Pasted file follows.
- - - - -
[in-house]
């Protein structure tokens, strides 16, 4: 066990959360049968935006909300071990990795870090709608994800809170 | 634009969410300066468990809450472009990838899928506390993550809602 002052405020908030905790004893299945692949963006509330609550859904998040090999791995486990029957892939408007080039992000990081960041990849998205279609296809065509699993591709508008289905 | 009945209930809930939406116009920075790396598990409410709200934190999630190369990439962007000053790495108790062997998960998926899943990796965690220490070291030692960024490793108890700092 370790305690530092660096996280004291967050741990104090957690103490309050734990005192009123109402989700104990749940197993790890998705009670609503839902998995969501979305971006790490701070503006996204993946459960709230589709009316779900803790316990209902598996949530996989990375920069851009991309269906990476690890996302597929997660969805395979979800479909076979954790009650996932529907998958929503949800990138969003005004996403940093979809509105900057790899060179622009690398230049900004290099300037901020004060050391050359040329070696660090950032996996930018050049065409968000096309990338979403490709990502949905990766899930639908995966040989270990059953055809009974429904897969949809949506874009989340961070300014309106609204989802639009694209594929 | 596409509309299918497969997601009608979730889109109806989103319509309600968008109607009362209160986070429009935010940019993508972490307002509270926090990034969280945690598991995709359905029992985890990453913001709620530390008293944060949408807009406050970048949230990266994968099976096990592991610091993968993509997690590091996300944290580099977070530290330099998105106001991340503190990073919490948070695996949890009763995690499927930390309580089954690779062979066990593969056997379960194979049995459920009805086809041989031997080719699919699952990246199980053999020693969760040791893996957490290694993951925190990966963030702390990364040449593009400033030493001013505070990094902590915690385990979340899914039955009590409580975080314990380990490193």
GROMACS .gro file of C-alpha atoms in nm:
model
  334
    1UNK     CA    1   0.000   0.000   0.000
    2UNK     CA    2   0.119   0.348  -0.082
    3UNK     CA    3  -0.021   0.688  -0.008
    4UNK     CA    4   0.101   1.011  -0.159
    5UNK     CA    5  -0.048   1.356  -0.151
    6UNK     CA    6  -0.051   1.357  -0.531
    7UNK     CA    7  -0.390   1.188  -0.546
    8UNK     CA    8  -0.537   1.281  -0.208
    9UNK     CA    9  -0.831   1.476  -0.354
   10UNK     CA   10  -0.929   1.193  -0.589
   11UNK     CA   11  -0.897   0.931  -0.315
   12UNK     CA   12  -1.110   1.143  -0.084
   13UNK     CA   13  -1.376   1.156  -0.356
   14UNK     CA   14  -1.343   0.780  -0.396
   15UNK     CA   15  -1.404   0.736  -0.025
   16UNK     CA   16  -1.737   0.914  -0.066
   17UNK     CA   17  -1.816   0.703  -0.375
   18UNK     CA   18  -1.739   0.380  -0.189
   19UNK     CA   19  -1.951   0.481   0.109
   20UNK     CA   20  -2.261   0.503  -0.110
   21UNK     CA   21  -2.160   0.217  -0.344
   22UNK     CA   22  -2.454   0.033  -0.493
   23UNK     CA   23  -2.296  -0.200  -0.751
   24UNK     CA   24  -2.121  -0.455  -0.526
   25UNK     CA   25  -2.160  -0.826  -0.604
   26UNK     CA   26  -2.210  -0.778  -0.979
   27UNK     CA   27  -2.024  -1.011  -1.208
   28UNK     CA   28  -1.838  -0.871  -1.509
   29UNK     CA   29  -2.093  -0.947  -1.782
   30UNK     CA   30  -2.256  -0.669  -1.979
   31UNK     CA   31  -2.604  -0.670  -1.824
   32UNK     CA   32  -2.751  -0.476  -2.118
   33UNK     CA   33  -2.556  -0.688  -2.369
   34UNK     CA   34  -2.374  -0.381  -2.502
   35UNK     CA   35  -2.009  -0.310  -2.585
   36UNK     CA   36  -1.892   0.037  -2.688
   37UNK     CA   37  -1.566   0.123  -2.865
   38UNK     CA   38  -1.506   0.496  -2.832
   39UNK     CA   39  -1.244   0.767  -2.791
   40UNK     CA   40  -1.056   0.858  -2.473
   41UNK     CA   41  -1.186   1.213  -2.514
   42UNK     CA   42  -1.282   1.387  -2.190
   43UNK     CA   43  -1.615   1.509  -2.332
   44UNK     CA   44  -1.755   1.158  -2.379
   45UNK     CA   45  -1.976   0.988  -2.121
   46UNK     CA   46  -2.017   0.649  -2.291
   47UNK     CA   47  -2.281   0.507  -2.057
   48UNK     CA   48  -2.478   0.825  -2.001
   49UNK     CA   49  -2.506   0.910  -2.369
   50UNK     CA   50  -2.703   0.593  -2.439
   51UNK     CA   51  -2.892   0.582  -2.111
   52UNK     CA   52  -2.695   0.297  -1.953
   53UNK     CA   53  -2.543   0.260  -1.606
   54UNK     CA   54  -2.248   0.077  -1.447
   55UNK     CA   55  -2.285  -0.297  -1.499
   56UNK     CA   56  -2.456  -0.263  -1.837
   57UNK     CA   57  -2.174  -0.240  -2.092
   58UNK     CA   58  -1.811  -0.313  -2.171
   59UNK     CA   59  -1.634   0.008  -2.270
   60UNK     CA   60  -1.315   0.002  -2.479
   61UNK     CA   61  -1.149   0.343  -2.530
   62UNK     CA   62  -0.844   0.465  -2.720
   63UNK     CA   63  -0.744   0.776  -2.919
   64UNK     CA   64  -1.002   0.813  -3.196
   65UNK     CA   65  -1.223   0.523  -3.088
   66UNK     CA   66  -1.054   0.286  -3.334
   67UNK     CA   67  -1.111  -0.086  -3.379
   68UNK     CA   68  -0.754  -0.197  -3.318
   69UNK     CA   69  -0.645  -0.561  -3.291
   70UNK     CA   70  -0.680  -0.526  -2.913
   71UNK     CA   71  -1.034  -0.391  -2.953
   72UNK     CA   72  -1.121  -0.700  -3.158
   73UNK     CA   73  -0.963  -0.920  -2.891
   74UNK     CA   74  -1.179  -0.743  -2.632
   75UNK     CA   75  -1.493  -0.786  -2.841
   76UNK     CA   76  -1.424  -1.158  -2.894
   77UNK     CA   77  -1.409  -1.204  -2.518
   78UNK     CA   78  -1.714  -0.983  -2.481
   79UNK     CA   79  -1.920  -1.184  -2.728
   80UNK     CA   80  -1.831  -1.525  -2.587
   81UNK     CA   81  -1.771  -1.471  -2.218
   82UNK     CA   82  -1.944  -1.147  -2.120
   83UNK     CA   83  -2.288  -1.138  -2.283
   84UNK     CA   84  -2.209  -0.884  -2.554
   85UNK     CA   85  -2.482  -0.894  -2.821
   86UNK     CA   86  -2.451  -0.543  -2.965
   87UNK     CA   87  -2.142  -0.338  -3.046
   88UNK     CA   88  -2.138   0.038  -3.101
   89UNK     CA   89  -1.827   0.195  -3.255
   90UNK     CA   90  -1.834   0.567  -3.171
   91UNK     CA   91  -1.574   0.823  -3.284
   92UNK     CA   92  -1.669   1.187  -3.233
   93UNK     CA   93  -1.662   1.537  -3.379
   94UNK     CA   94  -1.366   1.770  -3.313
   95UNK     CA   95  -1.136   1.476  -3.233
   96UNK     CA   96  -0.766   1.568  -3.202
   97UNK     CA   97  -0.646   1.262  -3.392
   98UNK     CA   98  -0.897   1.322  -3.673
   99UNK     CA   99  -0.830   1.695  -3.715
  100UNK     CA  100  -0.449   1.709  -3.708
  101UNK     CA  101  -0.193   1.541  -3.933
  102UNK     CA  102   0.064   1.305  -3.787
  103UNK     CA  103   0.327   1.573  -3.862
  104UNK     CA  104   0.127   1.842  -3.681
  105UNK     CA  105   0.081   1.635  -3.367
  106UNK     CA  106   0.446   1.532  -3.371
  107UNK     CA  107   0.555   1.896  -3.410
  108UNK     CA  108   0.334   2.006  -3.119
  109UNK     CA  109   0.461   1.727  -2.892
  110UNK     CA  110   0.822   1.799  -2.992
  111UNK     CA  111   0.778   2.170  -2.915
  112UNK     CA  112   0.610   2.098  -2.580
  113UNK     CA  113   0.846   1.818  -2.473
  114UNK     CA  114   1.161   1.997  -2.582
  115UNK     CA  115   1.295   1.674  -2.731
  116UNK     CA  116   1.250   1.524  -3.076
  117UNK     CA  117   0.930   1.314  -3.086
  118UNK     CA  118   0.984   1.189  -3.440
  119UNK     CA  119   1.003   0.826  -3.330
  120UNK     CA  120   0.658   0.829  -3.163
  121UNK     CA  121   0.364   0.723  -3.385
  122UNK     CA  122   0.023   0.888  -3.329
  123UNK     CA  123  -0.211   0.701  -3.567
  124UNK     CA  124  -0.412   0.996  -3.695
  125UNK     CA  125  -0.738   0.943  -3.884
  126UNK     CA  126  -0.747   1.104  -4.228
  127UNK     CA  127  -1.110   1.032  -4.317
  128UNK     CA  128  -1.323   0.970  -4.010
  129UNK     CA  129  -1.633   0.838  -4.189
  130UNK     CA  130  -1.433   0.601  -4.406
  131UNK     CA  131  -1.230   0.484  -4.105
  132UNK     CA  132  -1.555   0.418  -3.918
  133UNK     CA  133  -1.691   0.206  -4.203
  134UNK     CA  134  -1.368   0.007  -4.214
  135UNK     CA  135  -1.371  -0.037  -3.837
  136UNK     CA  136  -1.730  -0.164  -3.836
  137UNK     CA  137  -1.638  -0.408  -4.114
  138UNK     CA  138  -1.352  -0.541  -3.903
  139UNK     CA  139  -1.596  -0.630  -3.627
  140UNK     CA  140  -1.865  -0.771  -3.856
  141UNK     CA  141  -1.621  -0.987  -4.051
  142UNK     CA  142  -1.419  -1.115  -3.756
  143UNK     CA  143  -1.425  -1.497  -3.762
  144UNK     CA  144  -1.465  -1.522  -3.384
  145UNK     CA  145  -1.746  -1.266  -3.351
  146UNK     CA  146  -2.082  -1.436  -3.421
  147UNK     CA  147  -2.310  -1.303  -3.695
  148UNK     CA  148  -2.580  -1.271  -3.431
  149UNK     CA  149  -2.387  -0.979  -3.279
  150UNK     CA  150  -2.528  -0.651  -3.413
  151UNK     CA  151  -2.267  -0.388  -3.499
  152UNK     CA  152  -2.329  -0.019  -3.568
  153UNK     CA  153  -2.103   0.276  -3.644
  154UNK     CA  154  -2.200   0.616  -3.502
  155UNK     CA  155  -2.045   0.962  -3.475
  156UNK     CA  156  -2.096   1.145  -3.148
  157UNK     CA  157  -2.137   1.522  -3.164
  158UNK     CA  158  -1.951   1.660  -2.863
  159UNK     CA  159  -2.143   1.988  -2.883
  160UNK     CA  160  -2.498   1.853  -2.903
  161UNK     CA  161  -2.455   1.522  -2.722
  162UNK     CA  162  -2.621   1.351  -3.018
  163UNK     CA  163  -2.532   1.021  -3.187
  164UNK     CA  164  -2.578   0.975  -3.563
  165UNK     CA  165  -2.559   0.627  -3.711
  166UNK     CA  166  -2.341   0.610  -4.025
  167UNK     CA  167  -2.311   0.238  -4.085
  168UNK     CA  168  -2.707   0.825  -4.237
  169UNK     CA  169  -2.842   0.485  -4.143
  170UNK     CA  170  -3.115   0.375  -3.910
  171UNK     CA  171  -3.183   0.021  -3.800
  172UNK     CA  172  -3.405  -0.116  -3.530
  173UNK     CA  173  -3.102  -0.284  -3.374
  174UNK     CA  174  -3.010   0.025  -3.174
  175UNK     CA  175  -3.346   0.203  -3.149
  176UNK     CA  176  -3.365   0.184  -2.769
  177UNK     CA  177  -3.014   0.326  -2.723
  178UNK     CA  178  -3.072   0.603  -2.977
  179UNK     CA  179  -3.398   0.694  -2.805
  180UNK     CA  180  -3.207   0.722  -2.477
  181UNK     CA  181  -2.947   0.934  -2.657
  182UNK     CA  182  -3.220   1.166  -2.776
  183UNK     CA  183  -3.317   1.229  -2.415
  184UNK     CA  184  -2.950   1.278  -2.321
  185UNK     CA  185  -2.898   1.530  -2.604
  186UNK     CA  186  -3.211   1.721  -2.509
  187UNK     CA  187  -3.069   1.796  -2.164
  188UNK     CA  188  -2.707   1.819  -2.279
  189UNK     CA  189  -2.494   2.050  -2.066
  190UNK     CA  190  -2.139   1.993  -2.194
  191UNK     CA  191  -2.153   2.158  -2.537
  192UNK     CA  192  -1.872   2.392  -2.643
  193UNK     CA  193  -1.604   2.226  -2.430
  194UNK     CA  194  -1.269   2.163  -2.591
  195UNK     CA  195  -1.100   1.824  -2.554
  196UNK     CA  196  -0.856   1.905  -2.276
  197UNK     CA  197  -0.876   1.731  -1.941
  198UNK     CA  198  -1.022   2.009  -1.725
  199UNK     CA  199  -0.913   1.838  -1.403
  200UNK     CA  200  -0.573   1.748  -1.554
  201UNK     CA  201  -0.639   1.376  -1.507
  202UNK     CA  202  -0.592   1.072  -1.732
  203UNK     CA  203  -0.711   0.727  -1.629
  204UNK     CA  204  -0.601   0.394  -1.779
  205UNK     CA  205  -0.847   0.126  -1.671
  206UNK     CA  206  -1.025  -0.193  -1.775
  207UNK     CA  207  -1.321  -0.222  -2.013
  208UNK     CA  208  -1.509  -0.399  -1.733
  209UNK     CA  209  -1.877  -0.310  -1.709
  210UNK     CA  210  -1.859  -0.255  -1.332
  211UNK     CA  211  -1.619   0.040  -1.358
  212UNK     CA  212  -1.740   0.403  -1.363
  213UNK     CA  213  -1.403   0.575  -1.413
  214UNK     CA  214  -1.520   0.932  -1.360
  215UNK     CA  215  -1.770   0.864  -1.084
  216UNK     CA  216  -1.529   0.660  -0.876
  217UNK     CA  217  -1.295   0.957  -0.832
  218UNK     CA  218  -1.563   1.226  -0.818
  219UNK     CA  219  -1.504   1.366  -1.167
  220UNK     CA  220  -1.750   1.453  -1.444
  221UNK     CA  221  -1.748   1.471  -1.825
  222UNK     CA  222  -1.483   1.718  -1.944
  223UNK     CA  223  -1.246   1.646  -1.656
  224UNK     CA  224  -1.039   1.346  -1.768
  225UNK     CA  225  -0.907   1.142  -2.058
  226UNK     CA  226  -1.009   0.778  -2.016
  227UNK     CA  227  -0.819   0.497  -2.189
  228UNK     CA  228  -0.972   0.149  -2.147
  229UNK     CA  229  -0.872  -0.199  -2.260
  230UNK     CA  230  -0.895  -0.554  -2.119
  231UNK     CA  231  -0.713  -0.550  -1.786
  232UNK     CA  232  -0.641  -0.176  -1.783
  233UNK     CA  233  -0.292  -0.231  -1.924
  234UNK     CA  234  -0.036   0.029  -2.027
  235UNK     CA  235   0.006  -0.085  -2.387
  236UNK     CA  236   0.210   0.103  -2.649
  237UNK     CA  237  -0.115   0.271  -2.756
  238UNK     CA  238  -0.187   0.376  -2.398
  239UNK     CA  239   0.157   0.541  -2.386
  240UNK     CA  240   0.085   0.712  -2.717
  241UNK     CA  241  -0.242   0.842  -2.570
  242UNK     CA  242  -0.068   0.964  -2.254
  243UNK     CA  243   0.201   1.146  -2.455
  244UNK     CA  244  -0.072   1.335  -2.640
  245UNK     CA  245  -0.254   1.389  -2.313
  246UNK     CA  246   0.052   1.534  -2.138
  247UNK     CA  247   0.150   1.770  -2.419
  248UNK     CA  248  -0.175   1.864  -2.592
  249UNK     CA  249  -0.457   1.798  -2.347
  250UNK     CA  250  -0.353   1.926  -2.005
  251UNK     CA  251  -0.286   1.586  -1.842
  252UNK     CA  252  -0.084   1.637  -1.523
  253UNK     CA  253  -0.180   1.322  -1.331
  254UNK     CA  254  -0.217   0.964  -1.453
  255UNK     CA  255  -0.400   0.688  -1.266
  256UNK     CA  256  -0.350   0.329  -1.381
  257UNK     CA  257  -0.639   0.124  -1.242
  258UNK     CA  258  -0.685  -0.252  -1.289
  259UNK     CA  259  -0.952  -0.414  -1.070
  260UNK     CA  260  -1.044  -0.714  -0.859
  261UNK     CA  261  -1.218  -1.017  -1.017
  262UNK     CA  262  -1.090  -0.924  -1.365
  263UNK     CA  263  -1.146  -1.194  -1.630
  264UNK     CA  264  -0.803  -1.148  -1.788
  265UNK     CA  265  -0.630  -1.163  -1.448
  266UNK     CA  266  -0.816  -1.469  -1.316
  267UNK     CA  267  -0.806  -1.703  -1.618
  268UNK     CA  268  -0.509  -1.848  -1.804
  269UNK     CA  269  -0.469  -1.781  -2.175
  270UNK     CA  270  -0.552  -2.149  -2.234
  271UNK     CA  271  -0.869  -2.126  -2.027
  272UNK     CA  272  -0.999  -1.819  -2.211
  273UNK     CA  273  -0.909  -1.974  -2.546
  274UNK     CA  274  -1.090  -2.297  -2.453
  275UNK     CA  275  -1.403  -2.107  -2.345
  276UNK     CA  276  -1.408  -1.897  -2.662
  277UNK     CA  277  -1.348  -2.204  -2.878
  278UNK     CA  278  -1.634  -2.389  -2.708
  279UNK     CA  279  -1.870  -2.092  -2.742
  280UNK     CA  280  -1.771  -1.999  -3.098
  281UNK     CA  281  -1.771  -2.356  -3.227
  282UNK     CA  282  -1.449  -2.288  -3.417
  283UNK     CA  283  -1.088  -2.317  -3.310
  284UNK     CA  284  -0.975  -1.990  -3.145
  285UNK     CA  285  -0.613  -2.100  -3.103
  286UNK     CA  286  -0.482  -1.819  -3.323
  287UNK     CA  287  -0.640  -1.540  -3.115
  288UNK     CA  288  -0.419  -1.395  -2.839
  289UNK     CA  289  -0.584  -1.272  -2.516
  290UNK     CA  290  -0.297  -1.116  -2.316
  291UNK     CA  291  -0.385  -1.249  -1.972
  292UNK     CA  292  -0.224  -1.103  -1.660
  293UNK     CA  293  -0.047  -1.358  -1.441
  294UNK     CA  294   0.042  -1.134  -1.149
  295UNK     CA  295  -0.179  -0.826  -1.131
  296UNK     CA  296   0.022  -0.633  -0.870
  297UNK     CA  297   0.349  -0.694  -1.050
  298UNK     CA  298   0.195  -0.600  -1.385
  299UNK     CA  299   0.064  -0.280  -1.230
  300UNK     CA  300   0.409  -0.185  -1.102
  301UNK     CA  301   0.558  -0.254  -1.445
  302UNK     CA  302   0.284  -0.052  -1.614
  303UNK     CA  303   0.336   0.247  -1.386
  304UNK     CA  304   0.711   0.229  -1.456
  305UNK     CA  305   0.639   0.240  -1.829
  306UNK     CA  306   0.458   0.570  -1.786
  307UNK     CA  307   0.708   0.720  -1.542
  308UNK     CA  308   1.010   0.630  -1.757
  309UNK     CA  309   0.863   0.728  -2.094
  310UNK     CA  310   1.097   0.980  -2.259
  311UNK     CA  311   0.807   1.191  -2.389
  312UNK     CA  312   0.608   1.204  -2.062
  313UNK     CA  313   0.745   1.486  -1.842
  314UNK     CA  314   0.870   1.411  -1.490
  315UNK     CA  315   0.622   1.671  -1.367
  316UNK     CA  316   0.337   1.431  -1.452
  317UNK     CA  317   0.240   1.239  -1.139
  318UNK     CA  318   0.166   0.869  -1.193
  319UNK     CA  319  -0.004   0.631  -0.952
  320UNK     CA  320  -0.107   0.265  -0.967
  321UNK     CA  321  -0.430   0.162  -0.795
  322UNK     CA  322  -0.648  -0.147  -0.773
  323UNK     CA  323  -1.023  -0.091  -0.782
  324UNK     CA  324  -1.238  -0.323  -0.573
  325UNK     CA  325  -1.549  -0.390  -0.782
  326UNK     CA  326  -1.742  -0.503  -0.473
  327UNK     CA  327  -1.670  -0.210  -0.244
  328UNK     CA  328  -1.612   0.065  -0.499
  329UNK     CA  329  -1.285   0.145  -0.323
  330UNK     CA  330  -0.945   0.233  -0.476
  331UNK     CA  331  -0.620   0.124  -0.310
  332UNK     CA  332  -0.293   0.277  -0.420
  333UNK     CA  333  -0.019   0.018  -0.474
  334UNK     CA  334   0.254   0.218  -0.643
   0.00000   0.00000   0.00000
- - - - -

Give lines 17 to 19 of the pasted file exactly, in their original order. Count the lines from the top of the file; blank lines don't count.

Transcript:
   12UNK     CA   12  -1.110   1.143  -0.084
   13UNK     CA   13  -1.376   1.156  -0.356
   14UNK     CA   14  -1.343   0.780  -0.396